With her credit cards canceled and no funds until the divorce is settled, Betty relies, like Austen's displaced Dashwoods, on the kindness of friends and relatives. She retreats, heartsick, to a rundown cottage on Westport's Compo Beach slated for teardown. Her two middle-aged daughters accompany her for solidarity. Their benefactor is Cousin Lou, a successful real estate developer -- but not an entirely successful character -- who's never forgotten his origins as a W.W.II refugee. Annie Weissmann is the practical member of the trio, the family worrier, a long divorced librarian with two grown sons. Forty-nine-year-old Miranda, too inconstant in her emotions to have ever married, is a literary agent wed, in a sense, to her demanding "Awful Authors." When it turns out that several of the memoirs she championed were fabricated -- "fake cheesy lurid tragedy" -- Miranda is vilified by the literary world and disgraced on Oprah.

Schine pokes fun at "sororal rage" and family dynamics revived from childhood as the three women cope with their new "genteel poverty" and meet potential suitors at magnanimous Cousin Lou's weekly dinner parties. Miranda spurns the steady, quiet, semi-retired lawyer -- Schine's stand-in for Austen's Colonel Brandon -- instead falling in love with several unlikely candidates, and in the process discovering her inner nanny. One thing the author holds sacred is maternity. She writes, "No wonder people had children, [Miranda] thought. A child replaced art and work and culture." When Annie's sons turn up to brighten an otherwise dismal Thanksgiving, "Annie was so happy she felt ill." But she registers sadness and resignation at the knowledge that, "though they would always be at the center of her life, she was no longer at the center of theirs."

The novel is filled with zingers and riffs you can't resist reading aloud -- lines like "He was an actor, so he never had any work." There are plenty of serious aperçus, as well. After being advised to hire a shark lawyer and a forensic accountant, Betty, newly taken during her "cottage arrest" with daytime television, observes, "A divorce was surely a kind of death: a murder, in fact. It was the memories, so stubbornly happy and lifeless and useless, stinking with decay, that lay in a putrid heap like a rotting corpse."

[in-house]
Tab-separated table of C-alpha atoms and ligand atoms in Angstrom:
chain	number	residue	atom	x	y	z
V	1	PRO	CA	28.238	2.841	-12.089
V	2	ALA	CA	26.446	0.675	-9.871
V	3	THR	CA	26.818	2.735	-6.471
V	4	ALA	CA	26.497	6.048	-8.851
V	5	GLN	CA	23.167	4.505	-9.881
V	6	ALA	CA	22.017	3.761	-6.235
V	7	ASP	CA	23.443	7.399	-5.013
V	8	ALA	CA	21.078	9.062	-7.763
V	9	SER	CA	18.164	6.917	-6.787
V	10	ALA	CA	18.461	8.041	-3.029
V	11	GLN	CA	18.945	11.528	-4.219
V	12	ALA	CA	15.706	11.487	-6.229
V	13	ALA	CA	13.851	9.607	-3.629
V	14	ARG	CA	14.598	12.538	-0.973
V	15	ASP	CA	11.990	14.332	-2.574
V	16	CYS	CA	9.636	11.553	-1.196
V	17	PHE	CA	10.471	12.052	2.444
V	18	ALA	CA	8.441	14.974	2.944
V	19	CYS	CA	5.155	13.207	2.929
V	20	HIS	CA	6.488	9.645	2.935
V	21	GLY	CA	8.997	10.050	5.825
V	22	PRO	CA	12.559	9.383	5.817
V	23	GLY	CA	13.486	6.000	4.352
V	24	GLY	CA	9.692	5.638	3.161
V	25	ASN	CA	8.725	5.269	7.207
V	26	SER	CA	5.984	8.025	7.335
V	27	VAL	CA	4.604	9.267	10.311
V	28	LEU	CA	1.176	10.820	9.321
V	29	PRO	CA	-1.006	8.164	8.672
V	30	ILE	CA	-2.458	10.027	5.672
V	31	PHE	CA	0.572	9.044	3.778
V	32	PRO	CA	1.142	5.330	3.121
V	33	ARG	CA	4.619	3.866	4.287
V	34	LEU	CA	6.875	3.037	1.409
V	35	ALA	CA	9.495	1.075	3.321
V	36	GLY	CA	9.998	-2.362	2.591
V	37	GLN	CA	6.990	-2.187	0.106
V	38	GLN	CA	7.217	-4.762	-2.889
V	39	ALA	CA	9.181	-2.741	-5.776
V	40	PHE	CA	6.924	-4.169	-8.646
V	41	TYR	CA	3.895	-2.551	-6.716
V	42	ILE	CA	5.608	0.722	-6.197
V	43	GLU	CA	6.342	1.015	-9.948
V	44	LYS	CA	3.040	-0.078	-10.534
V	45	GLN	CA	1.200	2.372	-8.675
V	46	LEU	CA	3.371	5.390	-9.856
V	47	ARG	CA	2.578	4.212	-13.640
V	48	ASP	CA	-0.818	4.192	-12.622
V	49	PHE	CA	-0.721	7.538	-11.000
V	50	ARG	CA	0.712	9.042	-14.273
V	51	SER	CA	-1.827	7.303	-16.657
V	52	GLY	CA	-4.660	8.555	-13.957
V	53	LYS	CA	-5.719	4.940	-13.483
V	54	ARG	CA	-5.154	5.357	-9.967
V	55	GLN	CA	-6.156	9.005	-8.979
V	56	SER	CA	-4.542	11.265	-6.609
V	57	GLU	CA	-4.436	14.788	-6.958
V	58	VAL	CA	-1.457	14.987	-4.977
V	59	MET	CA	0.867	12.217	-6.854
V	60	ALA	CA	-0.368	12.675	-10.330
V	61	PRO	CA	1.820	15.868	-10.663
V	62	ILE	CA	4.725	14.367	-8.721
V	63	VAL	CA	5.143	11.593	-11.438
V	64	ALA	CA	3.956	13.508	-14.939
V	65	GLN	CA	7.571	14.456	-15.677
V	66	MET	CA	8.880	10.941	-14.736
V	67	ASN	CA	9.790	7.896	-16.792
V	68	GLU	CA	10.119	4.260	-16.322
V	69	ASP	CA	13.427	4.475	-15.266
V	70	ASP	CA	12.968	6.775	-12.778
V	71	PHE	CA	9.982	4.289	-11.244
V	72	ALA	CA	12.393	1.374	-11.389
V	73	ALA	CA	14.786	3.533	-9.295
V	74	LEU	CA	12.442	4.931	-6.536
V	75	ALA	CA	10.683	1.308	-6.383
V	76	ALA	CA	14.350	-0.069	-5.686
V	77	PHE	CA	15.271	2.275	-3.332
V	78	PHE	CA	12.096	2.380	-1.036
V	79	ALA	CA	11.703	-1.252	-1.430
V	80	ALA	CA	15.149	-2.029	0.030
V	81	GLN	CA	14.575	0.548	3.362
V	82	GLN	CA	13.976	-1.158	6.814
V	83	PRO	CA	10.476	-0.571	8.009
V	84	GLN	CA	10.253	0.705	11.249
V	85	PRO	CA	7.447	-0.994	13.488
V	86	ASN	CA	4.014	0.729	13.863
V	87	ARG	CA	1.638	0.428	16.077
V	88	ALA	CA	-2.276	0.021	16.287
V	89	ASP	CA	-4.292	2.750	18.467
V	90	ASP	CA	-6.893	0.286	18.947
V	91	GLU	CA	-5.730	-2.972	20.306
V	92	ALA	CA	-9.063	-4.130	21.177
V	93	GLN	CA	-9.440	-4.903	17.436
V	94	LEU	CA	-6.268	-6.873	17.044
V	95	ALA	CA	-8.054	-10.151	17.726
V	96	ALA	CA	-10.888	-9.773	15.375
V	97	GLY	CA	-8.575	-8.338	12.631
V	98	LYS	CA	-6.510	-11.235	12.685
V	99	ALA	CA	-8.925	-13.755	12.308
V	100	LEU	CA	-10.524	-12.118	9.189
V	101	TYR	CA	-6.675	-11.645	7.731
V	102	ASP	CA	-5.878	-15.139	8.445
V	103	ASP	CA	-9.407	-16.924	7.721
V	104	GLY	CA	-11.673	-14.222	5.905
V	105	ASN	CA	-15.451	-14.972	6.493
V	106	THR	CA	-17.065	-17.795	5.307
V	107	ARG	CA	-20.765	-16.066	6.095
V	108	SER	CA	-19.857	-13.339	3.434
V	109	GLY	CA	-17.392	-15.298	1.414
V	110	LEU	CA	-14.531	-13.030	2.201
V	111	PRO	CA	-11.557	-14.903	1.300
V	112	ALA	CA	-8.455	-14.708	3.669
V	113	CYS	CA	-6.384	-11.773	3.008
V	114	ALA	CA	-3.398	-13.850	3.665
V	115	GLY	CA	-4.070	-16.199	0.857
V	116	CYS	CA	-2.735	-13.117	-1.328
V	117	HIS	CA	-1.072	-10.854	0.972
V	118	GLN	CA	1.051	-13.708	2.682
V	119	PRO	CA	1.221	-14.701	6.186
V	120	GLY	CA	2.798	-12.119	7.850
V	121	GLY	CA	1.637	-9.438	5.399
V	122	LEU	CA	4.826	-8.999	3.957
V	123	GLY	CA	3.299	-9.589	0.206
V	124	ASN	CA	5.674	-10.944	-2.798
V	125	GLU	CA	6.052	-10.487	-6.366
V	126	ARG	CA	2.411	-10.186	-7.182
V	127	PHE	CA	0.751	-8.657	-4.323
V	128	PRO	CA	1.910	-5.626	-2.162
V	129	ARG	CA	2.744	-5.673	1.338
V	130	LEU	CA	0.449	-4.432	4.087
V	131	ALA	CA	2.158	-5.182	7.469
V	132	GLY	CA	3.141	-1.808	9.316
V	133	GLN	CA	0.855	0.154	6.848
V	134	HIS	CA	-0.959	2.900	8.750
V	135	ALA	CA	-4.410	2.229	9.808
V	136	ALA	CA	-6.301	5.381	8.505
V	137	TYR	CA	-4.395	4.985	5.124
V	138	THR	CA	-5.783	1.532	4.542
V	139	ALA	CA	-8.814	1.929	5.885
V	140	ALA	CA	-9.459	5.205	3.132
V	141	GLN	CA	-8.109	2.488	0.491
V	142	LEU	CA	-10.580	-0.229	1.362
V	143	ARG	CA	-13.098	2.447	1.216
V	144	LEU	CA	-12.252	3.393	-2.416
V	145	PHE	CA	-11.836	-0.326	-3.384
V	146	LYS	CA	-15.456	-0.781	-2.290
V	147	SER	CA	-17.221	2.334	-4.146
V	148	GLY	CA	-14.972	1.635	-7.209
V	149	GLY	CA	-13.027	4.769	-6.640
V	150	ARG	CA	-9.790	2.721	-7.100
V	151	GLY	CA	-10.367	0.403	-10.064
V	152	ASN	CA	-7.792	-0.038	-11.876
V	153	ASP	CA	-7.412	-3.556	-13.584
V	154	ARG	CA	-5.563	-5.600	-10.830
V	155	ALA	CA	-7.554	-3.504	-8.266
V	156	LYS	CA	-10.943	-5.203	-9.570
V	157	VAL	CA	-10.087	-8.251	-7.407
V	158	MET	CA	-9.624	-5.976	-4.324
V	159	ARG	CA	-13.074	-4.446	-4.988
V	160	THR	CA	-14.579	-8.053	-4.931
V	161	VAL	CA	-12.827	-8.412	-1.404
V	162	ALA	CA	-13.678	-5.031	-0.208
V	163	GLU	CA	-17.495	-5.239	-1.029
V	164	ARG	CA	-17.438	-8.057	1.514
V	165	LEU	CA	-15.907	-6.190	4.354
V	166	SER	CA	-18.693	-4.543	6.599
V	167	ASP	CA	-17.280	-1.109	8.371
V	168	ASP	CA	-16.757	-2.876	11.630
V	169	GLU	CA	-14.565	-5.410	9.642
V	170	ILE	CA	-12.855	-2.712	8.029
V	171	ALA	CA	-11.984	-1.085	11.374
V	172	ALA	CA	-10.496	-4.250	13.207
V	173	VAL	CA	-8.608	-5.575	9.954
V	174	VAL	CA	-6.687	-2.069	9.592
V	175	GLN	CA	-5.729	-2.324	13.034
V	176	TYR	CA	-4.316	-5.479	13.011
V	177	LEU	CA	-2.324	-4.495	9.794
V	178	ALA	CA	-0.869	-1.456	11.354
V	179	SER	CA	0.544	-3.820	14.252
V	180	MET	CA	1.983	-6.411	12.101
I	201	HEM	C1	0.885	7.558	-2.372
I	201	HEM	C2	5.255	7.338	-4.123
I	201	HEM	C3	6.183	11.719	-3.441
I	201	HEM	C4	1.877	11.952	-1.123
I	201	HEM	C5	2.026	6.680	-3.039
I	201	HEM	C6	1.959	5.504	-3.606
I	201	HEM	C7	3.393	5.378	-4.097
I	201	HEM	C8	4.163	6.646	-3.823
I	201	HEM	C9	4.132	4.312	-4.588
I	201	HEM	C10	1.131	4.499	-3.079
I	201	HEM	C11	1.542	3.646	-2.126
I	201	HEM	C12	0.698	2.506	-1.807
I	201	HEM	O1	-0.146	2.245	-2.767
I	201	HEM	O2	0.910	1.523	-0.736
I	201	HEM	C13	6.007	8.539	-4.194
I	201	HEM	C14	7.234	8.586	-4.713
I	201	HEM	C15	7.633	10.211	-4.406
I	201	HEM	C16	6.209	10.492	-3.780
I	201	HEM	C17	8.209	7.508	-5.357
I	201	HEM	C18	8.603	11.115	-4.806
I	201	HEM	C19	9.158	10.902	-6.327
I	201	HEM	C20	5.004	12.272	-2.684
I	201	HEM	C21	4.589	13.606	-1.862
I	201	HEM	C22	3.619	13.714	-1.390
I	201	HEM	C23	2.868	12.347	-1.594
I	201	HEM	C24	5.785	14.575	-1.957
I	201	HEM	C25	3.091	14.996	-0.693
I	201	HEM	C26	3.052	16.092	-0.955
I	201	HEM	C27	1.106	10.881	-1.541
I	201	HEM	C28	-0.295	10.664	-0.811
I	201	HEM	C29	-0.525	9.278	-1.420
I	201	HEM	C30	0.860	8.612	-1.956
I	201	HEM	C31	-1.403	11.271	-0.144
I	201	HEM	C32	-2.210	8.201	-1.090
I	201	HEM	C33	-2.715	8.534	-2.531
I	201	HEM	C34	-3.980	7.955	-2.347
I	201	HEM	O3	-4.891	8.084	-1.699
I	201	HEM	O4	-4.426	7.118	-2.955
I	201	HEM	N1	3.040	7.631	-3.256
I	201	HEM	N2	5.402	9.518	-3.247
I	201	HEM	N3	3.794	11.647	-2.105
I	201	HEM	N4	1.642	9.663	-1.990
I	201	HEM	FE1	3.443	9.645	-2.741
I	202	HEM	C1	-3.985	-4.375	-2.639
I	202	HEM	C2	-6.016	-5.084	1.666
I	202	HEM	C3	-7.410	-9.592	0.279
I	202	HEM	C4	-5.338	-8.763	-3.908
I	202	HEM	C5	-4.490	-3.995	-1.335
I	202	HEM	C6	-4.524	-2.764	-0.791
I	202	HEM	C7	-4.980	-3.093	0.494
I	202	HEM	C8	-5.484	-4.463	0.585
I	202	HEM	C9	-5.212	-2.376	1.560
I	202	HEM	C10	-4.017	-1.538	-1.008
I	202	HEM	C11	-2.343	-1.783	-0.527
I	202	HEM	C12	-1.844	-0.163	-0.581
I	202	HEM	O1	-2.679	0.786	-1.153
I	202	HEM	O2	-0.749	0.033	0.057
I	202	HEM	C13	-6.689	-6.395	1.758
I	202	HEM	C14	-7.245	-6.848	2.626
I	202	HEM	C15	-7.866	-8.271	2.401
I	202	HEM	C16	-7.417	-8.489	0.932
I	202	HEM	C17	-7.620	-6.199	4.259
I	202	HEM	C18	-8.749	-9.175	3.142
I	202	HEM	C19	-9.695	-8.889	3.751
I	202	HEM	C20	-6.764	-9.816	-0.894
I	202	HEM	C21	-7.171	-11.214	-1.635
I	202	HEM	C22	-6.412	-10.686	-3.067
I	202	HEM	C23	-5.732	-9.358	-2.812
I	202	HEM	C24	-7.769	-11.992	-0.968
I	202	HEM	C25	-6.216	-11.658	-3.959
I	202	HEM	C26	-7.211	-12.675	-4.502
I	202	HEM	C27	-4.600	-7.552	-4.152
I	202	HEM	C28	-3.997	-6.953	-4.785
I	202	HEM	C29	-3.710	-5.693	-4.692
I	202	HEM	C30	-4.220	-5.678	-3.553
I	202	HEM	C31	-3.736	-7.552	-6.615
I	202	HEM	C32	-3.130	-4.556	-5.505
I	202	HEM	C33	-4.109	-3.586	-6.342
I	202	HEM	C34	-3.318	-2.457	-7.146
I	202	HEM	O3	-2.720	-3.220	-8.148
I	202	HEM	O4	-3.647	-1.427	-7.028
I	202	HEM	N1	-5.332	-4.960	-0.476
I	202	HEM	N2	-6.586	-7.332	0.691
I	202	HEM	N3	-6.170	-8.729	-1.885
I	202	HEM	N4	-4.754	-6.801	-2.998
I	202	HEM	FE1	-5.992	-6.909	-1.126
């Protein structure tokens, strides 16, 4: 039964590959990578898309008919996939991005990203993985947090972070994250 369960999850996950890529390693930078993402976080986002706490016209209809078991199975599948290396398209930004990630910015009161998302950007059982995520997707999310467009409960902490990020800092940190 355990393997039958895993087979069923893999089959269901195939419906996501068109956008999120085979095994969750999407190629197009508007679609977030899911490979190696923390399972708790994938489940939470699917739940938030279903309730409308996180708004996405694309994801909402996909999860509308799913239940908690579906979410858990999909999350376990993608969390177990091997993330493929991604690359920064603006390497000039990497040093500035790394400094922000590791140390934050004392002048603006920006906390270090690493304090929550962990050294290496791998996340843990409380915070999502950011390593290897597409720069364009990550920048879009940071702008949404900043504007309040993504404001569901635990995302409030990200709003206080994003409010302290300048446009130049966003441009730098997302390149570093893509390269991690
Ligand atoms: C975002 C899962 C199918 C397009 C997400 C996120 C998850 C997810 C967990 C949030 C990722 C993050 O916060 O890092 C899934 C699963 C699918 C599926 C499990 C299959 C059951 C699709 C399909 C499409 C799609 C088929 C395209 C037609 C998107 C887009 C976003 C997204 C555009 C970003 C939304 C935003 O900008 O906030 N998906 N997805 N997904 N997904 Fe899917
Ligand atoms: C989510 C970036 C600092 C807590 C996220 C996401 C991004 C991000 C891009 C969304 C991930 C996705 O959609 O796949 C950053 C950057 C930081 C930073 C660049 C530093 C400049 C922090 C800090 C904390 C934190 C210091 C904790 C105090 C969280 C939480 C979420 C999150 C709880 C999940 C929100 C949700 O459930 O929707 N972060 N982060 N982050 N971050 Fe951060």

As with Austen, the anticipation -- even after multiple readings -- of the pieces falling neatly into place is enormously satisfying, somewhat akin to the progression toward the harmonious resolution of a Bach Invention. I don't recall ever shedding a tear when reading Sense and Sensibility, but I cried at the end of Schine's novel. It's not easy to be both funny and moving, and to write a conclusion that is both happy and sad. Schine pulls it off. This is a book I'll urge on friends.

--Heller McAlpin

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The Three Weissmanns of Westport

By Cathleen Schine

Farrar, Straus and Giroux

Copyright © 2010 Cathleen Schine
All right reserved.

ISBN: 978-0-374-29904-0

Chapter One

When Joseph Weissmann divorced his wife, he was seventy-eight years old and she was seventy-five. He announced his decision in the kitchen of their apartment on the tenth floor of a large, graceful Central Park West building built at the turn of the last century, the original white tiles of the kitchen still gleaming on the walls around them. Joseph, known as Joe to his colleagues at work but always called Joseph by his wife, said the words "irreconcilable differences," and saw real confusion in his wife's eyes.

Irreconcilable differences? she said. Of course there are irreconcilable differences. What on earth does that have to do with divorce?

In Joe's case it had very little to do with divorce. In Joe's case, as is so often the case, the reason for the divorce was a woman. But a woman was not, unsurprisingly, the reason he gave his wife.

Irreconcilable differences?

Betty was surprised. They had been married for forty-eight years. She was used to Joseph, and she was sure Joseph was used to her. But he would not be dissuaded. Their history was history to him.

Joseph had once been a handsome man. Even now, he was straight, unstooped; his bald head was somehow distinguished rather than lacking, as if men, important men,aspired to a smooth shining pate. His nose was narrow and protruded importantly. His eyes were also narrow and, as he aged, increasingly protected by folds of skin, as if they were secrets. Women liked him. Betty had certainly liked him, once. He was quiet and unobtrusive, requiring only a large breakfast before he went to work, a large glass of Scotch when he arrived home, and a small, light dinner at 7:30 sharp.